Sunday, August 5, 2012

Every Day Easter...and the 'How' Behind It


The photo above is my collection of the blue eggs we have been getting since Flock 2 began laying their eggs. Everyday we get between 1 or 2 of these blue-hued ovums. Even last year, Dan and I wanted chickens that laid blue and/or green eggs. (I think some chickens even lay pink eggs, so my next goal will be acquiring some of those!) So while we were carefully selecting Flock 2, we took 5 Araucana hens...well OK 4 because Chicken Hawk turned out to be a dude.

Araucanas are not to be confused with Ameraucanas...though both breeds originate from Chile and both lay blue eggs. After doing some research for today's post, I learned there are differences in the breeds, but I'm not going to confuse you or myself with those specifics. All I really wanted to know anyway was how in the world does the egg shell come out blue? Well, guess what, I found out why and how, but first I want to say a little something about the Araucana breed in general.

First you pronounce "Araucana" air-ah-kana, and as I said before the breed originates from Chile. I guess the Araucana Indians bred together two breeds of chickens; the Quetro (a brown egg-laying breed) and the Collonca (a blue egg-laying breed). The blue gene is dominant. It was after the bird was imported to the United States that two different breeds, each with specific breed characteristics, emerged as either an Araucana or an Ameraucana.

Confused yet?

To make matters worse, there is what chicken people call "Easter Eggers". Technically an Easter Egger is not even a breed, it is just what chicken people call a bird that lays blue eggs, but does not match the characteristics of Araucanas or Ameraucanas. They lay blue eggs because, as I mentioned before, the blue gene is dominate. (Maybe I should get the Araucana breed requirements to make sure I can say with confidence, "Yes, I have Araucanas.") Easter Eggers are basically considered mutts.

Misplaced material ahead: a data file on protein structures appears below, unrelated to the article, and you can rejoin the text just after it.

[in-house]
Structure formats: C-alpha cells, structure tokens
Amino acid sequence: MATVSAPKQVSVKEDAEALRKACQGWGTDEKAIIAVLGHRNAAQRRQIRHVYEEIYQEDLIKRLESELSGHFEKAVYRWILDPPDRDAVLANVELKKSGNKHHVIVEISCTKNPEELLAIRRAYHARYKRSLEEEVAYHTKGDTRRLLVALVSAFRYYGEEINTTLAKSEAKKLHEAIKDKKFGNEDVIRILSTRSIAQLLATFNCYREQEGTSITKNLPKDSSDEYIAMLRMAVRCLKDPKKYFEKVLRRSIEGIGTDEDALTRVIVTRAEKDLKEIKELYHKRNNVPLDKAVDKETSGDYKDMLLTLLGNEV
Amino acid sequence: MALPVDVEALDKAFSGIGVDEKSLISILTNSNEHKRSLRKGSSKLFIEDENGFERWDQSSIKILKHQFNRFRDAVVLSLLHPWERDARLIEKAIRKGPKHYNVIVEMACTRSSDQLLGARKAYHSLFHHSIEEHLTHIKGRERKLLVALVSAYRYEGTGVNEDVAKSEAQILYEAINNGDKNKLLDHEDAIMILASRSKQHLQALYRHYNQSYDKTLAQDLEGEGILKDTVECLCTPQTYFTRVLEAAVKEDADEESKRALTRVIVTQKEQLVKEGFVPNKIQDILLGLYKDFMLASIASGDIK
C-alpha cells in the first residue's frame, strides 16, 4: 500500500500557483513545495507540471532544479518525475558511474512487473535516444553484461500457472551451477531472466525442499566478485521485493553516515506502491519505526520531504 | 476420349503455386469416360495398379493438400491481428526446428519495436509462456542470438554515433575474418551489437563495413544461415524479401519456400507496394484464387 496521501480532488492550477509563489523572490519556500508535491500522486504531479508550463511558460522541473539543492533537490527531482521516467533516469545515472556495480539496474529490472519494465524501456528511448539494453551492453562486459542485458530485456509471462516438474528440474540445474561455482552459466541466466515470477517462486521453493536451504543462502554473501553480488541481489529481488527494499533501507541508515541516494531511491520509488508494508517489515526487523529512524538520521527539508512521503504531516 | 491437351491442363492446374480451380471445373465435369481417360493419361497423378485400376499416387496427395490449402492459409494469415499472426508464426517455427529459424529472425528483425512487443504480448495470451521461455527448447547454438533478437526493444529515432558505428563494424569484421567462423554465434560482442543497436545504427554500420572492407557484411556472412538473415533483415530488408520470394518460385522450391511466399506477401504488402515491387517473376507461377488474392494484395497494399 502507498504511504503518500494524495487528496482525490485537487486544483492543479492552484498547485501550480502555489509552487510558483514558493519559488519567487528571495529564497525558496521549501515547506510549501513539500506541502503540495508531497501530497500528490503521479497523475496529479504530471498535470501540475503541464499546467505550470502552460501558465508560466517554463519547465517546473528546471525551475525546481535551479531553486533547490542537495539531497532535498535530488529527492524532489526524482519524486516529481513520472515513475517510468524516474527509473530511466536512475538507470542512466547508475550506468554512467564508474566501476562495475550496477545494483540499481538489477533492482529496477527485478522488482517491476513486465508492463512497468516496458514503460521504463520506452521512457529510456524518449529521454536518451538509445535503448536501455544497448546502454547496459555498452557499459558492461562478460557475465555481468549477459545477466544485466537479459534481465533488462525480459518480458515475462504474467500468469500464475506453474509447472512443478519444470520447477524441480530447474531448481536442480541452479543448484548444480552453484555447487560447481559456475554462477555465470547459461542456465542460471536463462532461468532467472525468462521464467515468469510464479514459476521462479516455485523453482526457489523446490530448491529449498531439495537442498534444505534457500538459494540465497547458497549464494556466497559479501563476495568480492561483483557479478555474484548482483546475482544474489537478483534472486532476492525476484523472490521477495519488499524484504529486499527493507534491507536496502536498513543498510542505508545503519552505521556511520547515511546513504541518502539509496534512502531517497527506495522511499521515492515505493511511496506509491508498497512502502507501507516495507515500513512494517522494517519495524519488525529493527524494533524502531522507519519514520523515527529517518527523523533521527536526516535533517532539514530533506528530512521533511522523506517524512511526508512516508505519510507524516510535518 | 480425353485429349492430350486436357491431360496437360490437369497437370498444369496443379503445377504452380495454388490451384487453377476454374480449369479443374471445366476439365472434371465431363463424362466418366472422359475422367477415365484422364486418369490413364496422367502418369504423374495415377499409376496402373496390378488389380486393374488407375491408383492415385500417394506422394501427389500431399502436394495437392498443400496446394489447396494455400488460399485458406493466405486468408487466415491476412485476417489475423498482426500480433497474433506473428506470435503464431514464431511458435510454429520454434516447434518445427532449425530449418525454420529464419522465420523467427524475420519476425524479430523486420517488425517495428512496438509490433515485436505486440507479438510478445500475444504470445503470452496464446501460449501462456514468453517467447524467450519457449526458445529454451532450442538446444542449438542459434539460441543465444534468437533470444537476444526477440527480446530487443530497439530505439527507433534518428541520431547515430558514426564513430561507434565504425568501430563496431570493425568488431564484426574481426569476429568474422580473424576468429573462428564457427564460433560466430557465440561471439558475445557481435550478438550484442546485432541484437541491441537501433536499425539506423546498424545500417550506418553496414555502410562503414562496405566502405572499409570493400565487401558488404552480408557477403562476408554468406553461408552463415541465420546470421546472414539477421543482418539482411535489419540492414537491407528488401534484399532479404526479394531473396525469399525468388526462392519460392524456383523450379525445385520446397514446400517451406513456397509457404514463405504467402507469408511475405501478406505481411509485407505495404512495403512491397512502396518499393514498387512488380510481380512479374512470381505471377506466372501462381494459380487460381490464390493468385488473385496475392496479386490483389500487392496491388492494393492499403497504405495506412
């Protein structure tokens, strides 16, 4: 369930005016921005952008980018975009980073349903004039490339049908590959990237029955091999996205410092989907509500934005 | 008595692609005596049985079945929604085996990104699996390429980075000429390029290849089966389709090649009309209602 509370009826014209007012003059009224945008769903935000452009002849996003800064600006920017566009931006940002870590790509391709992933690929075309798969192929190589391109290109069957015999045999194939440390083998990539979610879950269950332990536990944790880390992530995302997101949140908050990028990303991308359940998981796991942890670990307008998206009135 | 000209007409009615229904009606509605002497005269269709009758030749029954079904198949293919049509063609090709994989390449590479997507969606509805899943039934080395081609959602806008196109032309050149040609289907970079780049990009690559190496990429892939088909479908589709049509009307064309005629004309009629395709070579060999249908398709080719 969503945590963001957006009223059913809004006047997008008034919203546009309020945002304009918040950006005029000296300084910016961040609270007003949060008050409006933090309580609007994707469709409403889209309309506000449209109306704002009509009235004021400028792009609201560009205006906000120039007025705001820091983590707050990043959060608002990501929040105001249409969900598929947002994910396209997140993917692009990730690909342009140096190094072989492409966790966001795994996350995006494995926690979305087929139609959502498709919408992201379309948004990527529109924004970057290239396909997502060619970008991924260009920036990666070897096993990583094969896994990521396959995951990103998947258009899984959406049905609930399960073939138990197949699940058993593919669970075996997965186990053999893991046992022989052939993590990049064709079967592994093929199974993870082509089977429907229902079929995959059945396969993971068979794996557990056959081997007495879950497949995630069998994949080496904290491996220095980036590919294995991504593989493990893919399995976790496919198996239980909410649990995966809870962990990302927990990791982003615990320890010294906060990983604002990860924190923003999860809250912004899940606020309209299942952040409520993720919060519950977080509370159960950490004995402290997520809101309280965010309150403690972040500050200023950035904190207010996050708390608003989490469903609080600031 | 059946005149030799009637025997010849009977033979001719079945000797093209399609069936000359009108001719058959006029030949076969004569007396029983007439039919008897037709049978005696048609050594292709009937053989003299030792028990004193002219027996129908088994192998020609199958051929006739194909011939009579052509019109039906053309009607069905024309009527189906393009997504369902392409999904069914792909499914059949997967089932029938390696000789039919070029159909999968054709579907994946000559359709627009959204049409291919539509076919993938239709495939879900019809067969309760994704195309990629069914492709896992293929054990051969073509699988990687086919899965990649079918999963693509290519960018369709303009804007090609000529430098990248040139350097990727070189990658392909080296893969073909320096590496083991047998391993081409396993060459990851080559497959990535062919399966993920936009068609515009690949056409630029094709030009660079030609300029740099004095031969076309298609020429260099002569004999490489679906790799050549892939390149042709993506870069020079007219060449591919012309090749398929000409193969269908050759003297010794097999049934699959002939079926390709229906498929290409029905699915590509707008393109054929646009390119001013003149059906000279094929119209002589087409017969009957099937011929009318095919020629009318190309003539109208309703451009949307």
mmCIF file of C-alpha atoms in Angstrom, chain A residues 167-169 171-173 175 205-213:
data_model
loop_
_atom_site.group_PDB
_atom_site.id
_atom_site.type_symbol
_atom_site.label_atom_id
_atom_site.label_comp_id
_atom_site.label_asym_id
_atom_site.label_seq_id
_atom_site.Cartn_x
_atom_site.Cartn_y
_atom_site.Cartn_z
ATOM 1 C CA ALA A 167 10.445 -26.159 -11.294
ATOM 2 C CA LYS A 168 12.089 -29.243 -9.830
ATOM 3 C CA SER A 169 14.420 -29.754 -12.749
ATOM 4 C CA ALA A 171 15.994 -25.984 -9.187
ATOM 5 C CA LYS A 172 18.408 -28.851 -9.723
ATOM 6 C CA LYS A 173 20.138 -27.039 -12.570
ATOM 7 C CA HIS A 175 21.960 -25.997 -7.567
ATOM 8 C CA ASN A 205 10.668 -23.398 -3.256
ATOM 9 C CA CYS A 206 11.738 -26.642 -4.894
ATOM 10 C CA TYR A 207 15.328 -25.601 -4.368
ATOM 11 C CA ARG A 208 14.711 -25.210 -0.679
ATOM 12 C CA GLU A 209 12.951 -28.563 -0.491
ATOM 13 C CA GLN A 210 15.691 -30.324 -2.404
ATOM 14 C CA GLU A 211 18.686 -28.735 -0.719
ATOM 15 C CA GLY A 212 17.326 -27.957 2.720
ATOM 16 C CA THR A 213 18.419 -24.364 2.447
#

Now to the cool part. The blue shell color comes from "an autosomal dominant gene that has been given the genetic symbol of O. This blue color is caused by the deposition of a liver bile pigment throughout the egg and can be seen on the inside of the egg shell." (I broke open a blue egg and could see these lines on the inside of the shell.) "The pigment is concentrated in the egg-laying apparatus and deposited at the same time as the calcium carbonate that makes up the egg shell." (Upson)

I also learned that broken brown eggs have a white interior: (I try to take good pictures, but my camera isn't the best!)

...and broken blue egg shells have a blue interior:

Blue eggs taste the exact same as brown or white eggs. They also have the same nutritional value as any other chicken egg.

Thanks to my blue layers, if I don't have time to color Easter eggs, I can just hard boil some blue ones!

                                                                                                       ...cluck... cluck... cluck...

P.S. Thanks so much for reading my Chronicles!!! It really means a lot to me! I am up to 2,000 page views!


Upson, Rosalyn. Araucanas.  Araucana Club of America. 18 Jan. 2011. 5 Aug. 2012.

Urquhart, Kristina, Mercedes. "Blue Are You?" Chickens Magazine May/June 2012: 48+

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